If you can do 15 perfect kettlebell swings with a given weight without your form breaking down, then set a goal to do 30 reps with the same weight and program your training until you’re able to do.
If you have almost no mobility, do some mobility work like Original Strength Resets or yoga stretching. Little by little you’ll get there, and soon you’ll be moving better, exercising harder and longer, and you’ll feel better too!
4. I don’t want to sweat.
If you’re like me, you’re thinking, “Seriously?” But yes, there exist people in the world who want to exercise without sweating (cough SONJA! cough). In fairness, there are times when you may have a few minutes to exercise, but don’t have have time to change your clothes or shower before heading back to civilized company.
Well, the principle here is to be a long-term thinker. Something really is better than nothing. So if you don’t want to sweat, why not do a few short sets of pushups? Why not go for a short walk? How about a few minutes of stretching and mobility exercises? These are all small, simple things that, compounded over time, make a significant difference.
5. I can’t afford the expensive equipment or a gym membership.
There were strong, fit people before the advent of the dumbbell and big box gym. How? By leading an active lifestyle and eating well. You can do this too. A few suggestions here, too:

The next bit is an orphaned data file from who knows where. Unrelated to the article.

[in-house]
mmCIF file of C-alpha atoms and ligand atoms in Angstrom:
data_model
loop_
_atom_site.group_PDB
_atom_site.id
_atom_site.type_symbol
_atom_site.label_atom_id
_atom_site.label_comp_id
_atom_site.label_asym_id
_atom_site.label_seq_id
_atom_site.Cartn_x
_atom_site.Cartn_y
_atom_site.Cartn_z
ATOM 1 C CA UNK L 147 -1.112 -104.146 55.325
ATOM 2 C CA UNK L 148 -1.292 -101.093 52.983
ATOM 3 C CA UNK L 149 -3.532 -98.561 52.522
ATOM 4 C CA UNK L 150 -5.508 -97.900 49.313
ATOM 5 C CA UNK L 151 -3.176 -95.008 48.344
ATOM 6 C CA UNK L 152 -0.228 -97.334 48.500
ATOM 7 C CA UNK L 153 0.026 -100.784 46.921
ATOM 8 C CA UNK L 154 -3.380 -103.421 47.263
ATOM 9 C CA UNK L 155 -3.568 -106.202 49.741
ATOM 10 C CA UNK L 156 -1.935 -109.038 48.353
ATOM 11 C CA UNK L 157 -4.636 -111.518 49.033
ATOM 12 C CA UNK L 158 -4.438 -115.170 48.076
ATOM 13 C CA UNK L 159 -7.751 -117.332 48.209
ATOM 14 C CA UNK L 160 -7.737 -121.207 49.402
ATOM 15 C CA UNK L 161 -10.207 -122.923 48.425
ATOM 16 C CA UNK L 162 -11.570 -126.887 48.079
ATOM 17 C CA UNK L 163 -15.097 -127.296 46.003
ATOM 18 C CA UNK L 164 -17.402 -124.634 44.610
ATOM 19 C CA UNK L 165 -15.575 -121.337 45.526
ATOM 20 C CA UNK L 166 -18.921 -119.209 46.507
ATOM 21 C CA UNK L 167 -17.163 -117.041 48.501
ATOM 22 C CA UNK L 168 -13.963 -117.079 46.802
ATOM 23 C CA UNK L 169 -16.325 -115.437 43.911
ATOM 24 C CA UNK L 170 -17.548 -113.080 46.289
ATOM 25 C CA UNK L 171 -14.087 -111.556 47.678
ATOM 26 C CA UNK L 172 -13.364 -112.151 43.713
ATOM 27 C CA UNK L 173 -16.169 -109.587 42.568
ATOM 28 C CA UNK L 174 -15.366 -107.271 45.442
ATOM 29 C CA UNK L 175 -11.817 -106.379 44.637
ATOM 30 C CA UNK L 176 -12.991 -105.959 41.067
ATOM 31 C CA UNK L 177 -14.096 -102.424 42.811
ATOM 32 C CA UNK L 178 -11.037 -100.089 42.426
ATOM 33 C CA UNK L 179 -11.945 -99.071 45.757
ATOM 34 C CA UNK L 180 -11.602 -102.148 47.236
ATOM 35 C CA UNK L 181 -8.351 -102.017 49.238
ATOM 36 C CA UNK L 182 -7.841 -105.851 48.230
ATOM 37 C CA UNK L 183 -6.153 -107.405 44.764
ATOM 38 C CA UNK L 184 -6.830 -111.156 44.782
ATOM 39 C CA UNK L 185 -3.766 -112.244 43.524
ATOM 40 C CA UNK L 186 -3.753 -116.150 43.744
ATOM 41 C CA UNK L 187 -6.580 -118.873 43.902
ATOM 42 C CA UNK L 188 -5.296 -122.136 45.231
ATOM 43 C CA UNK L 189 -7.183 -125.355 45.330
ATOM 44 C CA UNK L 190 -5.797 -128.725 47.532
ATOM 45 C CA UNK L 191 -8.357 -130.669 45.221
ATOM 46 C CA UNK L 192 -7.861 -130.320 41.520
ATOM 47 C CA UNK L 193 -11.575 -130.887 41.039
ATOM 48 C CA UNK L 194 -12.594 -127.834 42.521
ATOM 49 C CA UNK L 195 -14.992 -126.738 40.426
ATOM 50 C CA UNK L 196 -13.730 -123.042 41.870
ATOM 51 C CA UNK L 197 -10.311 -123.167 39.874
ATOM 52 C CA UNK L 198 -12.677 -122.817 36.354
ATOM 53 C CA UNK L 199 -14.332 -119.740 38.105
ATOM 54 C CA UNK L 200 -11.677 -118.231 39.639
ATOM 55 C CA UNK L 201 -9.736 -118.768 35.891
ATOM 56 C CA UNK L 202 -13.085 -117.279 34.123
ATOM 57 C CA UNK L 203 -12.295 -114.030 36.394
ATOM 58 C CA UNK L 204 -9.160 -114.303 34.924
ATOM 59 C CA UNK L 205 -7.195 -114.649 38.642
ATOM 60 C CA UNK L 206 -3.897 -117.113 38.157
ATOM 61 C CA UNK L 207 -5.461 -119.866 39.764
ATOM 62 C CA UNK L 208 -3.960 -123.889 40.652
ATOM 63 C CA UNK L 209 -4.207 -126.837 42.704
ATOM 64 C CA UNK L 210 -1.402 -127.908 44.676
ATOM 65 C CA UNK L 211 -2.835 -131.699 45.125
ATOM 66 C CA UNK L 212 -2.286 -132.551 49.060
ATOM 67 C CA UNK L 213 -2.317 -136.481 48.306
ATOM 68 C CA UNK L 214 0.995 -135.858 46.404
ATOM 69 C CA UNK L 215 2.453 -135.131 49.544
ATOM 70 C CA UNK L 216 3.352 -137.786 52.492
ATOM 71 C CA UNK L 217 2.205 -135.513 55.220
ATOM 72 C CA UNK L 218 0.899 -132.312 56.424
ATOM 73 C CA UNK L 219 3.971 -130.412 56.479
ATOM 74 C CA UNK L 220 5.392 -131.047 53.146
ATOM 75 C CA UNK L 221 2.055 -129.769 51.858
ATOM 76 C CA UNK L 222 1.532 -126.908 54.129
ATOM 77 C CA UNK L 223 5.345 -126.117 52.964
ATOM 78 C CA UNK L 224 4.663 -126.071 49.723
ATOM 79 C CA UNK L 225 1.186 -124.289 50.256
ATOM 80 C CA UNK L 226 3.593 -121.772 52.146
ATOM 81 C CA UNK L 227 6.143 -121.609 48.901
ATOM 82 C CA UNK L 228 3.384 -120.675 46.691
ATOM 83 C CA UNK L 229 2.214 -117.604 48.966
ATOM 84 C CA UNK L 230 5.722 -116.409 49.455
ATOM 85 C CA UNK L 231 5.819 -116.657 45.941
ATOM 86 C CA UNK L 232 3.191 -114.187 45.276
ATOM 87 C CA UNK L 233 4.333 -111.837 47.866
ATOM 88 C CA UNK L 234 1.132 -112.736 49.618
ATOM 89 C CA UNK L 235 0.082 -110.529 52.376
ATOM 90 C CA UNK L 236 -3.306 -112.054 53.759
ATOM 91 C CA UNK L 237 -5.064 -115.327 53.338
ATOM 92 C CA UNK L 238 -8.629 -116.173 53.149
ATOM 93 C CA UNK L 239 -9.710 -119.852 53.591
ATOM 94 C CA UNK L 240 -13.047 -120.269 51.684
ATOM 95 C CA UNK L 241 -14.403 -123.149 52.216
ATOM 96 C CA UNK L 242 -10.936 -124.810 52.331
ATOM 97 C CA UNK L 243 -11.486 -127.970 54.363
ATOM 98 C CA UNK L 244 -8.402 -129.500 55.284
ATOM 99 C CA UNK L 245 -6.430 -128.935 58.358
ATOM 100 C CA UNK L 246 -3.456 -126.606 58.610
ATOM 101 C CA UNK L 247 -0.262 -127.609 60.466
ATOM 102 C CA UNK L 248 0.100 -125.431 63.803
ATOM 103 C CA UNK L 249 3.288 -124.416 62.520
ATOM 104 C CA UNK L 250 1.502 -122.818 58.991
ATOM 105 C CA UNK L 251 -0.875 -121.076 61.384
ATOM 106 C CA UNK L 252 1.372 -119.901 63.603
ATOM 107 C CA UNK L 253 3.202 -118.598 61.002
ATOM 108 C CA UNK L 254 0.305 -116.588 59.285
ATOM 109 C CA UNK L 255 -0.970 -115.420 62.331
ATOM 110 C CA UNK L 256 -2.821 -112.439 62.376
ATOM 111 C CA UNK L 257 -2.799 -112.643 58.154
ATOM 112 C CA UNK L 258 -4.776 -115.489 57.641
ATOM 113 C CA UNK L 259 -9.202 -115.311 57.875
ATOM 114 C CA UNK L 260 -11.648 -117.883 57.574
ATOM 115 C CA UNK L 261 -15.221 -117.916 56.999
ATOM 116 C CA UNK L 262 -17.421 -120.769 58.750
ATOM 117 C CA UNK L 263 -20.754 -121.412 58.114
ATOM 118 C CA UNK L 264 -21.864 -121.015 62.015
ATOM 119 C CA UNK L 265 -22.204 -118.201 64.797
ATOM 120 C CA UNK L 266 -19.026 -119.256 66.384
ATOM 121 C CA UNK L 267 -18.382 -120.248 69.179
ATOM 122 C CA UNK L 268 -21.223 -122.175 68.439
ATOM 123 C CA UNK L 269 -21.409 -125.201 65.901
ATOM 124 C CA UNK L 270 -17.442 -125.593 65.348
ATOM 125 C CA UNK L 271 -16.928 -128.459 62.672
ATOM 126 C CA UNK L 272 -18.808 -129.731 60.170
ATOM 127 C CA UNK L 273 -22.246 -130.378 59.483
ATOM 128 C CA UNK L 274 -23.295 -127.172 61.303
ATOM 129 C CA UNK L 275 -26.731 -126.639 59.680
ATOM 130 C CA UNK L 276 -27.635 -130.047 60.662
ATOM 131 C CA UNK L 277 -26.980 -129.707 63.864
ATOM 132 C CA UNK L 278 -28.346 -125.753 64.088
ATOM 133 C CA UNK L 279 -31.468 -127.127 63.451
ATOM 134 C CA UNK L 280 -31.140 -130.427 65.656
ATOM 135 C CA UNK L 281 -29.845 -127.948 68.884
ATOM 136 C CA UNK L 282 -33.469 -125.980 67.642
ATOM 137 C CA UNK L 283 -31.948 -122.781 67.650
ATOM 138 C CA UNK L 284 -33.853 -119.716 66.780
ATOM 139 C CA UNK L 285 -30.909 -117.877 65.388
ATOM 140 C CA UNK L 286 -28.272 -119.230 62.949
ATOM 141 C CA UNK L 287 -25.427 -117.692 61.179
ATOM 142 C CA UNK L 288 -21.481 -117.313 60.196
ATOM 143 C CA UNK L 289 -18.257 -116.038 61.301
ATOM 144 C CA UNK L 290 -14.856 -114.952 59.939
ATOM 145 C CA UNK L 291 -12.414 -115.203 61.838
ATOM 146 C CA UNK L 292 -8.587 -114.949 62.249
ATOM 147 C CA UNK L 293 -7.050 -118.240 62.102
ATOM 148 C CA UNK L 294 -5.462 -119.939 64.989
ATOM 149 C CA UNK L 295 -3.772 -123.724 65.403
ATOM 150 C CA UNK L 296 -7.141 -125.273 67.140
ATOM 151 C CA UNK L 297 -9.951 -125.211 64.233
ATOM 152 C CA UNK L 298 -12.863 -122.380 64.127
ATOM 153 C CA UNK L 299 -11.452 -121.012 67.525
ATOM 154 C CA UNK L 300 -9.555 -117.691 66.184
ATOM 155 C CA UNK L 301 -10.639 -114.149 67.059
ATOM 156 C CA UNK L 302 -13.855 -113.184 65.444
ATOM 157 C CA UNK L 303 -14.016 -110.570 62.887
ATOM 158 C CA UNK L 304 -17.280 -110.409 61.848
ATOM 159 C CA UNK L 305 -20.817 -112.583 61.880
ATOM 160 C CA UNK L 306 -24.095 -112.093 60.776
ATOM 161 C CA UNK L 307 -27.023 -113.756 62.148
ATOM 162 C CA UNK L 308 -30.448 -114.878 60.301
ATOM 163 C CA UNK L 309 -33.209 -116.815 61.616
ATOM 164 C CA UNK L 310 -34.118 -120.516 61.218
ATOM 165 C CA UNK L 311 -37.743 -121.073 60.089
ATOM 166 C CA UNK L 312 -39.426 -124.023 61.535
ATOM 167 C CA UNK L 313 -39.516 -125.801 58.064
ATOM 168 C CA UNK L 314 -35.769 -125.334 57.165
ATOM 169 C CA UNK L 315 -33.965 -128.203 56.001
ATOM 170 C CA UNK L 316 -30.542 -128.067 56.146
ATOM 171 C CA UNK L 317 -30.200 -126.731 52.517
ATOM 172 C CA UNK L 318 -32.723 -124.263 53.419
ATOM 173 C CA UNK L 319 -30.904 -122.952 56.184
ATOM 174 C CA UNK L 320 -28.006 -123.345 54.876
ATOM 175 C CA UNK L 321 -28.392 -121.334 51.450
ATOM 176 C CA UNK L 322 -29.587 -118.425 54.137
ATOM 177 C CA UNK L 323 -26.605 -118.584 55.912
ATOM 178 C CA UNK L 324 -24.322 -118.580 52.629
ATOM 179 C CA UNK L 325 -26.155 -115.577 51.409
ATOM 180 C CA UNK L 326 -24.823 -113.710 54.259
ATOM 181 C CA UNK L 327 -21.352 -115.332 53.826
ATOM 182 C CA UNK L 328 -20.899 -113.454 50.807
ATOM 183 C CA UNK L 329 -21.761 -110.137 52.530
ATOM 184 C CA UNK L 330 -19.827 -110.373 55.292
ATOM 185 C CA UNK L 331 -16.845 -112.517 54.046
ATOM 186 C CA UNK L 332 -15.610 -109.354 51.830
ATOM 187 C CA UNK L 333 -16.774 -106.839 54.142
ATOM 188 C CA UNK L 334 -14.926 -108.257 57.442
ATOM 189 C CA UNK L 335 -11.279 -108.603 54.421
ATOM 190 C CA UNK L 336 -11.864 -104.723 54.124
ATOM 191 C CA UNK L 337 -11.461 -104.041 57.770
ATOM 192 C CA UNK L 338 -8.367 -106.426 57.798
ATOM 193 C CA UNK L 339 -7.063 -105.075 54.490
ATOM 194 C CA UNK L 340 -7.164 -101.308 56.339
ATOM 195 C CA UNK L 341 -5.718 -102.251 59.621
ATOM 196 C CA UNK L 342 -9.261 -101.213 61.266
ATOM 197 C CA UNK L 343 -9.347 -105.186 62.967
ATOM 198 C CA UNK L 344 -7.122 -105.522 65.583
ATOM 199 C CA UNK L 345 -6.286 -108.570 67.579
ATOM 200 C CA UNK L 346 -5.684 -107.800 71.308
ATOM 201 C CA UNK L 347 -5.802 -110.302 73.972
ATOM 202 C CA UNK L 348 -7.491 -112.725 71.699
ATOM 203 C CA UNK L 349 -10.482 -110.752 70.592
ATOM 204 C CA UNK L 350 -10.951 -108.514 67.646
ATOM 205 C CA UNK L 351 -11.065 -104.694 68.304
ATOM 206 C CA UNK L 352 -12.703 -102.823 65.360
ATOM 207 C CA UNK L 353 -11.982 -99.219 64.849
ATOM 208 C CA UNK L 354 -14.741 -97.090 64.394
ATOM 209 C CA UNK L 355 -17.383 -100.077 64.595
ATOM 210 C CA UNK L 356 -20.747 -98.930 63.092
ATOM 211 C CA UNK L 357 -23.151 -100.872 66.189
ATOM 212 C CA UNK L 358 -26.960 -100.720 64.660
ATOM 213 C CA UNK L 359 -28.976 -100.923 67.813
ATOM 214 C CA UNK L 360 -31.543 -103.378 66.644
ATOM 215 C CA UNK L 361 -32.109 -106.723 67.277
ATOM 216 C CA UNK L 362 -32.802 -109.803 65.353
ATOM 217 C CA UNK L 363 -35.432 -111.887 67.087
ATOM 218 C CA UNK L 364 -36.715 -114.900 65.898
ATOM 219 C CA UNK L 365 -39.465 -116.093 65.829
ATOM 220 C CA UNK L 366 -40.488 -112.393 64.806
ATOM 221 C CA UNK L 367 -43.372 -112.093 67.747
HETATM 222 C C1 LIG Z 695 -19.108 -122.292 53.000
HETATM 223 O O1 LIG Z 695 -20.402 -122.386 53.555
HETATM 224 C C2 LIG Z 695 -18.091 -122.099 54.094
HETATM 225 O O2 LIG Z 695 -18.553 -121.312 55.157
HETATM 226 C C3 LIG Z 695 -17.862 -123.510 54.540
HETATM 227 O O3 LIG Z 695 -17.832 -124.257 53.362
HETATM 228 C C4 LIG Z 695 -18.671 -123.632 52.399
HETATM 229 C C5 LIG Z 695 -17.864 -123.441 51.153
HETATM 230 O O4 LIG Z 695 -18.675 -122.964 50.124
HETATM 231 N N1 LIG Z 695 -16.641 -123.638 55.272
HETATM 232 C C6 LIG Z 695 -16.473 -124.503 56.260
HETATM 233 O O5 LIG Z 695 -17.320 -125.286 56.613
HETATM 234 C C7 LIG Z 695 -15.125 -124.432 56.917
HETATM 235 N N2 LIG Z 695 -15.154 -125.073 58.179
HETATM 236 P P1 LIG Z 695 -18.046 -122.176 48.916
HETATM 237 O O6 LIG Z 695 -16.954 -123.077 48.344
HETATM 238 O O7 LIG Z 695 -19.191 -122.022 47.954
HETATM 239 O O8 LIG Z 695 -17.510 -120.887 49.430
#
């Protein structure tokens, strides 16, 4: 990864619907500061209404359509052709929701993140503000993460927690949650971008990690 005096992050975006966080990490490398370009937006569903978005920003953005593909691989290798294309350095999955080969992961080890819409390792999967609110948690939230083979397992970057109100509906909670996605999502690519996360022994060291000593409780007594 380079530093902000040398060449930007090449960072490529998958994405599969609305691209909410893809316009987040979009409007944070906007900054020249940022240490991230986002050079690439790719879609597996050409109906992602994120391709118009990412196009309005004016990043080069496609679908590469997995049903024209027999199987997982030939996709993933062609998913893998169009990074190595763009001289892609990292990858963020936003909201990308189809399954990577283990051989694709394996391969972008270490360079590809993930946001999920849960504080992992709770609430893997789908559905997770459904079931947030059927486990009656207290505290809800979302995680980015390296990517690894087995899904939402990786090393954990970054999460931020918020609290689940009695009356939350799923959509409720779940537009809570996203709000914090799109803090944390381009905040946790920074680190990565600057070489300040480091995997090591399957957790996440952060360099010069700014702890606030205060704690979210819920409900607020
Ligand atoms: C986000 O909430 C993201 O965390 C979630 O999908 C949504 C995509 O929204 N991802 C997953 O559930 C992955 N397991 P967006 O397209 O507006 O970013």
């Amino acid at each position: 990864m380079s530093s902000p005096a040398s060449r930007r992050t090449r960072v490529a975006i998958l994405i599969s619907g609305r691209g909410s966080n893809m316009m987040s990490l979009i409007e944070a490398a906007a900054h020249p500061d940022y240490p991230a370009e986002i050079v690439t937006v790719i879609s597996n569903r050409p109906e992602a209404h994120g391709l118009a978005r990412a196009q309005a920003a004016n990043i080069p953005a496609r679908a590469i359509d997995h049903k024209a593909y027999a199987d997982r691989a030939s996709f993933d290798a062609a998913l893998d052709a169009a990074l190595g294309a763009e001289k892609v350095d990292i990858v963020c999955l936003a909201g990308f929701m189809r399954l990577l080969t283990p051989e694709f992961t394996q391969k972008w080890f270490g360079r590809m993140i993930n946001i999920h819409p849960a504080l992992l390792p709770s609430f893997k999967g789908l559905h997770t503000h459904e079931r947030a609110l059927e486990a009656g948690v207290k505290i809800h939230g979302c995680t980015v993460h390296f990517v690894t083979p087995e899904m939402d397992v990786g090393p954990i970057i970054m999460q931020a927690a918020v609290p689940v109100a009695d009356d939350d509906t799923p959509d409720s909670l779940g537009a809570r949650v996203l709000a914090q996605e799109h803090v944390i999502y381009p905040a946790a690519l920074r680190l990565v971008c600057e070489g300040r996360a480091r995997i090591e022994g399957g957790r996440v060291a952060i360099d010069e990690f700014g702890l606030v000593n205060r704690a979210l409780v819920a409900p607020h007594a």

- Do spend some money, but invest wisely. A pair of kettlebells and a pull-up bar could set you back $200-400 (depending on the kettlebells you get), which is a lot less than a full home gym or a membership. Beyond this, they’d take almost no footprint in your home. But if that’s still too much money, there’s good news! Read on.
- Go for a walk. You don’t need any equipment for this. Brilliant! Have extra energy? Walk faster!
- Use bodyweight exercises. They also don’t require any equipment, and healthy people have used calisthenics for thousands of years to get – and stay – strong.
6. I don’t feel like working out.
This is the one that haunts me the most. And in truth, I don’t often feel like working out. But I do it anyway. And one of the greatest parts of my day is when I’ve finished a workout…especially one I didn’t want to do. It’s so satisfying, and it feels great. So there are two helpful options that I see here: either change your attitude and just do it anyway, or change your workout and do something, because that’s better than nothing.
The less-helpful alternative is to let yourself not work out simply because you don’t want to. And again, that’s a bad habit to let yourself get into.
I want to have a disciplined mind, and that requires disciplining my body. I’m in charge of it; it’s not in charge of me. So I won’t just work out when I feel like it; I’ll work out when it’s time to do so…within reason.
The recurring theme here is this: Do what you can. If you are faithful with what you can do, you’ll be healthier before you know it. And don’t cheat yourself or be lazy. Do what you can with your available time, resources, and current levels of fitness.
Finally, keep the big picture in view. Whether you exercise thirty minutes today or three minutes or zero minutes, your overall fitness level tomorrow won’t be significantly different. But one year (or five or ten years) of these sorts of decisions will make a difference, one way or another. A year of exercises excuses or a year of measured discipline may reflect a series of Slight Edge differences in any given moment, but they will make a huge difference down the road.